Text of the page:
31. Page is certainly no longer a bellwether. Unless of course this inflated margin is largely because of Hogan’s personal support (Personal vote tends to be more important and significant in regional seats)

    The Nationals also still kept Hunter marginal so Joyce’s leadership is under no threat unless he chooses to opt out. However in the seat of Richmond they feel to 3rd place which could largely be due to the controversial candidate they ran.

    Despite this result in Page do not underestimate Saffin’s chance to hold onto Lismore at the next state election. The floods largely affected Lismore.

  32. I think this is the most surprising result of 2022. Biblical floods only weeks ago. Slow and limited government response….and swings TOWARD the government?! What the?
    I had this one as a possible move to ALP or IND. Clearly I should keep my predictions to metro seats.

  33. I’m also suprised by the swing to the nats here, I thought there would be a strong swing to the left here due to the floods but it didn’t happen

  34. If I were living in this electorate I would be embarrassed honestly. The National party literally goes out of their way to destroy the environment and to make potential natural disasters worse through one means or another. I’m being very unprofessional and rude but was the Labor candidate here completely incompetent and invisible or does this place just have Stockholm syndrome?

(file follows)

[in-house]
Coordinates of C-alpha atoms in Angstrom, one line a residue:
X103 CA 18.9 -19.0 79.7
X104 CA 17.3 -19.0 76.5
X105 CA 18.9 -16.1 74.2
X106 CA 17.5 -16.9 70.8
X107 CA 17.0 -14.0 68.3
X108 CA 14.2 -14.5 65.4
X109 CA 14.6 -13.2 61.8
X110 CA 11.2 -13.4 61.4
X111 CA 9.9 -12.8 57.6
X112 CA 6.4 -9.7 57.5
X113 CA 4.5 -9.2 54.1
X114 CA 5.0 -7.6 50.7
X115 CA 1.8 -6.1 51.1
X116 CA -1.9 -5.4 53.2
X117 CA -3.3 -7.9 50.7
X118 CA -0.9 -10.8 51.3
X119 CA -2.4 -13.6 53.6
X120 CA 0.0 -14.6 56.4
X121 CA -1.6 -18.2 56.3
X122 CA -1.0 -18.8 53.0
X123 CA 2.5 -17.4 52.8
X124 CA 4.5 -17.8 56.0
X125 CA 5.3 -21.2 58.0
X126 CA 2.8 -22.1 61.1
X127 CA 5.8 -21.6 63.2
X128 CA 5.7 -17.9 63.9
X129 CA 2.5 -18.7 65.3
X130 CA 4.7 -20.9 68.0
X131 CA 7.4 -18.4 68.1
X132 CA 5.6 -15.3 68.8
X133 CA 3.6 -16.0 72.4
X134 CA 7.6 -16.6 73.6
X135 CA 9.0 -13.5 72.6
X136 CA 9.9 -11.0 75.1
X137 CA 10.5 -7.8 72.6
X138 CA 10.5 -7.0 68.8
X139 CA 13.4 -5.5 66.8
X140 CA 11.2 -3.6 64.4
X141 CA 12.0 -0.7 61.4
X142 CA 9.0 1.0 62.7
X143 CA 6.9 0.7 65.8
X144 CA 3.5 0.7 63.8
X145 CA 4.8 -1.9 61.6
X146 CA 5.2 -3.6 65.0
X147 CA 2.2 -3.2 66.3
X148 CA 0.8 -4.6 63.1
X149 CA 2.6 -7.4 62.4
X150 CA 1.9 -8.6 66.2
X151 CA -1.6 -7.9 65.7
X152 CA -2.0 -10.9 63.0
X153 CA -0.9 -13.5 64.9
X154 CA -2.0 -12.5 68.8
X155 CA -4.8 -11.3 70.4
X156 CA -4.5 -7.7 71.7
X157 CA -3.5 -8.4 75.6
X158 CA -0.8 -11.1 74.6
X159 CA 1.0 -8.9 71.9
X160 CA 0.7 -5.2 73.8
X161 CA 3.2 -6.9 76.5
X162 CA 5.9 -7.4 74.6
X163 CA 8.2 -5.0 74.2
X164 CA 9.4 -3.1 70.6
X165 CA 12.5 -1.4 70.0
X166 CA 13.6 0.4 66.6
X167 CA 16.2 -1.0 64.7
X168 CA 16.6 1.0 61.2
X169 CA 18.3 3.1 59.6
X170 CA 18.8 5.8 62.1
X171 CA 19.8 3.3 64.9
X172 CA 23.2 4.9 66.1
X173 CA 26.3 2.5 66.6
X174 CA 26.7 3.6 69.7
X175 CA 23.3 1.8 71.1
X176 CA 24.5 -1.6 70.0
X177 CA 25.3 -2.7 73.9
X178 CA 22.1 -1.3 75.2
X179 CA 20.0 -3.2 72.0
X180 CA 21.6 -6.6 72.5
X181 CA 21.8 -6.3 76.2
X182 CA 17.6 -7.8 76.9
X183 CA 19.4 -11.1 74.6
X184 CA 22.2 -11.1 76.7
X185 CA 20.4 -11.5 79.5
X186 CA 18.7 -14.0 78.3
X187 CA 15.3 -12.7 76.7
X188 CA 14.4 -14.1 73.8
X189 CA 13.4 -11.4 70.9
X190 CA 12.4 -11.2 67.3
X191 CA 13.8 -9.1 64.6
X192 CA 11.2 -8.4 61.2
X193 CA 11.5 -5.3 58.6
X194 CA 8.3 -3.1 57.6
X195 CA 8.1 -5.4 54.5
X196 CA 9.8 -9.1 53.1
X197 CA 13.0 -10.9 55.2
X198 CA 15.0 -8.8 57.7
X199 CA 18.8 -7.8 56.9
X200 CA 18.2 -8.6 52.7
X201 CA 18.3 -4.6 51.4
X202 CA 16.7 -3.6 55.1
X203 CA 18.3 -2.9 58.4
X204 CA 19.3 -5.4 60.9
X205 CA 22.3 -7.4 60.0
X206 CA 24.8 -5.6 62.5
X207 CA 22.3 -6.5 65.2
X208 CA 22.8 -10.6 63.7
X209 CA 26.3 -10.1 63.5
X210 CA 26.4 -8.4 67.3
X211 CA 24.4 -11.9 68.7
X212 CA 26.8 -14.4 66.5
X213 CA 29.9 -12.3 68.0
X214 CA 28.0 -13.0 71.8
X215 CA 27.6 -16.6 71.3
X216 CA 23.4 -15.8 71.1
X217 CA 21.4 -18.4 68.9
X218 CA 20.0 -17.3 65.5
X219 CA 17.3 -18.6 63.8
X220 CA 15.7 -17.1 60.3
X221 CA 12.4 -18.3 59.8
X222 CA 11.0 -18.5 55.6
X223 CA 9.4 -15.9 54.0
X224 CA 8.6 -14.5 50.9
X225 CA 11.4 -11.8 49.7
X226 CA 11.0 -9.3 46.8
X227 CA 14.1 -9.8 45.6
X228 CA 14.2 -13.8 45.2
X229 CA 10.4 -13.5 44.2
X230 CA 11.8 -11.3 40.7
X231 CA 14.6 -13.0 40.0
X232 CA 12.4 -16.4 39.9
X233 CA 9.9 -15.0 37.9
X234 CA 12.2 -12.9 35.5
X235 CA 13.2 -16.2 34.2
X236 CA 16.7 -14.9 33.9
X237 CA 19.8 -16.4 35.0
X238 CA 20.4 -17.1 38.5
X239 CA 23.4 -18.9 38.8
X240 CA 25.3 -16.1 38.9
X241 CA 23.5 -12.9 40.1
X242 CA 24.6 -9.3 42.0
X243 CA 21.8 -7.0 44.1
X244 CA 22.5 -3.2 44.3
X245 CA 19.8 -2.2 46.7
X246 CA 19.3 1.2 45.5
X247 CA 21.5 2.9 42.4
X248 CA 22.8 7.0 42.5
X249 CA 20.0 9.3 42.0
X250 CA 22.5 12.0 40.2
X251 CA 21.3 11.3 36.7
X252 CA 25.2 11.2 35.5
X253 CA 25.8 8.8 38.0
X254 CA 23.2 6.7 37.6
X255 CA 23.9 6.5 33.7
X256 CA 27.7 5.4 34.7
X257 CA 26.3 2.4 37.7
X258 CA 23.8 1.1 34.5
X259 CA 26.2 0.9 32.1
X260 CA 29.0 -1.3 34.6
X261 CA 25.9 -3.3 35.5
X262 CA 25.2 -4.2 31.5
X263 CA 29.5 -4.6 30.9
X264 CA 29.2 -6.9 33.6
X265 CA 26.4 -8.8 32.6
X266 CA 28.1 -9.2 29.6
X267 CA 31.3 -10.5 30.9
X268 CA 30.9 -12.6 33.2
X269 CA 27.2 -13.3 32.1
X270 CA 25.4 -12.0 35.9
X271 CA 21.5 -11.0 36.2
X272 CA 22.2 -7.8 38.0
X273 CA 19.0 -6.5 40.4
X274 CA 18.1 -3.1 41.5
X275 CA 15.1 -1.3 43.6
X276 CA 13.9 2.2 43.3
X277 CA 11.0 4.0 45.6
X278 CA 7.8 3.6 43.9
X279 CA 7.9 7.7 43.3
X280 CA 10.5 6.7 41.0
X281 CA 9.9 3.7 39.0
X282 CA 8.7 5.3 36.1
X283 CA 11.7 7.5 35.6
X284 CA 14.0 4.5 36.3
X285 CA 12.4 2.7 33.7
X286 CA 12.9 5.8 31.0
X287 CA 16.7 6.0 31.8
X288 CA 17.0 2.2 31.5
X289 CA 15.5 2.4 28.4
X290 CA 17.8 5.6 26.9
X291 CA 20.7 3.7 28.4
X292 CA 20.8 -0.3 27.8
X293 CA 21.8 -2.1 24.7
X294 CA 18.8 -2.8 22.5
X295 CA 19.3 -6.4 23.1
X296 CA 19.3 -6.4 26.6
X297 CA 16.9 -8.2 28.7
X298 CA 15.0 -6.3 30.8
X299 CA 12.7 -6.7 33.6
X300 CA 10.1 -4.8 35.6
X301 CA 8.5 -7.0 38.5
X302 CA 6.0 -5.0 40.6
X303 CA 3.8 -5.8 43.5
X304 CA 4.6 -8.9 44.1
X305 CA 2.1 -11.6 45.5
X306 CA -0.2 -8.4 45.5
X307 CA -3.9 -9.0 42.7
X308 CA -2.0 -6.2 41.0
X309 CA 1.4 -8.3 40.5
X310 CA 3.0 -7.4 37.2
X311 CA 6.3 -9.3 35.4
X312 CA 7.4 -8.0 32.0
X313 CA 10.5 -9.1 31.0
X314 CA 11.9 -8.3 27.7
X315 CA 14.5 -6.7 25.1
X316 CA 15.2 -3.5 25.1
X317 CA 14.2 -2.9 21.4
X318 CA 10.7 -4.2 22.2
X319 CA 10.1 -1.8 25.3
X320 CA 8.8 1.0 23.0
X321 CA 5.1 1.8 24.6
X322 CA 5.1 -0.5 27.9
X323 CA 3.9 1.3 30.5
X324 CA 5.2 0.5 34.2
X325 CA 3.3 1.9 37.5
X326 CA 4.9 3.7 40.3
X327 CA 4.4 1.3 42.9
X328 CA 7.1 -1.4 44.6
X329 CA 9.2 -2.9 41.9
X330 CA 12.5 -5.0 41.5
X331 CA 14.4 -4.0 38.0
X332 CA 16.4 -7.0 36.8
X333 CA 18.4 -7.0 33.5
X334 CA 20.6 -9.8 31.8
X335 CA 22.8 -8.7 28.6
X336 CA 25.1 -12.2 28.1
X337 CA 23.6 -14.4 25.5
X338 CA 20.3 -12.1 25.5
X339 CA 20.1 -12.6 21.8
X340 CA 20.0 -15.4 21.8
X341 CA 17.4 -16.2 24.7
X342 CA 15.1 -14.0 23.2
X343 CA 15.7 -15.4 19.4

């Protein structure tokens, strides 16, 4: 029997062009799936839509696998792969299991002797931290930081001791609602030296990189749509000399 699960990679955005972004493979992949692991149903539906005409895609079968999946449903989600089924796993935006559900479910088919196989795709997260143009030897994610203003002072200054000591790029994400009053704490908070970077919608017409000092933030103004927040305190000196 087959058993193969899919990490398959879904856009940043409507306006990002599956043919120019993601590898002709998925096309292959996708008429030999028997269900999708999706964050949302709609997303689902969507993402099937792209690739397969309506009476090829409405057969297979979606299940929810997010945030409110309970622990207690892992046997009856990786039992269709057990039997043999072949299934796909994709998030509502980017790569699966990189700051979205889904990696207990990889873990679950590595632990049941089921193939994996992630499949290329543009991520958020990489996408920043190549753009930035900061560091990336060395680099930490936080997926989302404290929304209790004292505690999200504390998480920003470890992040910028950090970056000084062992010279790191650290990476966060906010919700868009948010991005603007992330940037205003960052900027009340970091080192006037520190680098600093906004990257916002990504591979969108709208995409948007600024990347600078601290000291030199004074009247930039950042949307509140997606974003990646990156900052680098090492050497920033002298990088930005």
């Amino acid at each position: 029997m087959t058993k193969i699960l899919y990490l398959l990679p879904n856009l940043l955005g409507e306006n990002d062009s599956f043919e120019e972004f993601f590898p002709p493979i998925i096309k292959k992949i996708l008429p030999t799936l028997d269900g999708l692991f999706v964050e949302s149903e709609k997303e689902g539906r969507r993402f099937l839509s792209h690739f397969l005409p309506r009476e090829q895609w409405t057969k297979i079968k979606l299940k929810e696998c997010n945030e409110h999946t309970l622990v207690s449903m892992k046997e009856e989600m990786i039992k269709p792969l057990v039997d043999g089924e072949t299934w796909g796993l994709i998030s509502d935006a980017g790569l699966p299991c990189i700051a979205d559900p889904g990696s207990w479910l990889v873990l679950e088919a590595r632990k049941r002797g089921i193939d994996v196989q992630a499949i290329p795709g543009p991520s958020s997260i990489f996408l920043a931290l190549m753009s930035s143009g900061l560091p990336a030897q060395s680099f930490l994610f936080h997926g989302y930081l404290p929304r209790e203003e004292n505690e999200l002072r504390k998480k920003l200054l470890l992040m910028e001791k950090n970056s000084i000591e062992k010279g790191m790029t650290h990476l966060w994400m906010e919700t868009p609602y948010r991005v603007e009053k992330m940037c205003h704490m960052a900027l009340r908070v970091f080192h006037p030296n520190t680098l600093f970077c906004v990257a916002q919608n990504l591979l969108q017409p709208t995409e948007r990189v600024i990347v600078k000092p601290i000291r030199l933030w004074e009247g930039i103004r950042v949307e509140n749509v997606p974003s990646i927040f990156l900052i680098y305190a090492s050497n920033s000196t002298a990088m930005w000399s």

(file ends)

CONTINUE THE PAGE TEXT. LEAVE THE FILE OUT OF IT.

Before any potential lecture I want to be clear that I’m not some ignorant inner city coffee barista who doesn’t understand the regions – I’ve lived in rural QLD & NT my whole life. It baffles me all the same.

  35. This was probably one of the biggest, if not the biggest, swing to the LNP. It’s surprising that there was a swing away from the Greens and Labor. One Nation and LDP got swings towards them.

    I don’t live here but I suppose that the Nationals are far more liked than the Liberals amongst their constituents.

  36. Looking at the swings, two Lismore booths swung to Labor and two Lismore booths went the other way. However Lismore pre-poll swung big to the Nationals.

  37. The results here surprised me. The Nats had swings towards them in Lismore. Maybe the people in this seat like Hogan and are happy with his response to the floods. I’m not from the area so maybe someone with more knowledge can give insight. Another possibility which I’ll throw out there but is unlikely is that the locals thought the Greens and Labor were using their misfortune as a political football and trying to get their vote that way, also could’ve had the ‘that’s why you should vote for us idiot’ feeling in their messaging (i don’t know the campaigning in the area so this is completely hypothetical). If this is the case it would be similar to how WA and Victoria swung away from the Libs as hey used the whole time in lockdown to say ‘why can’t you be more like NSW’ which wasn’t very helpful and made them feel isolated.

  38. The most angry with the Coalition are likely to be those displaced by the flooding, who would have a higher rate of postal and absent voting due to many having to temporarily relocate out of Page. Also, 2 polling places used last time were not used this time making swing comparisons difficult.

  39. @Tom the first and the best The electorate still swung to the Nats though when a swing against was expected.


Please enter your comment!
Please enter your name here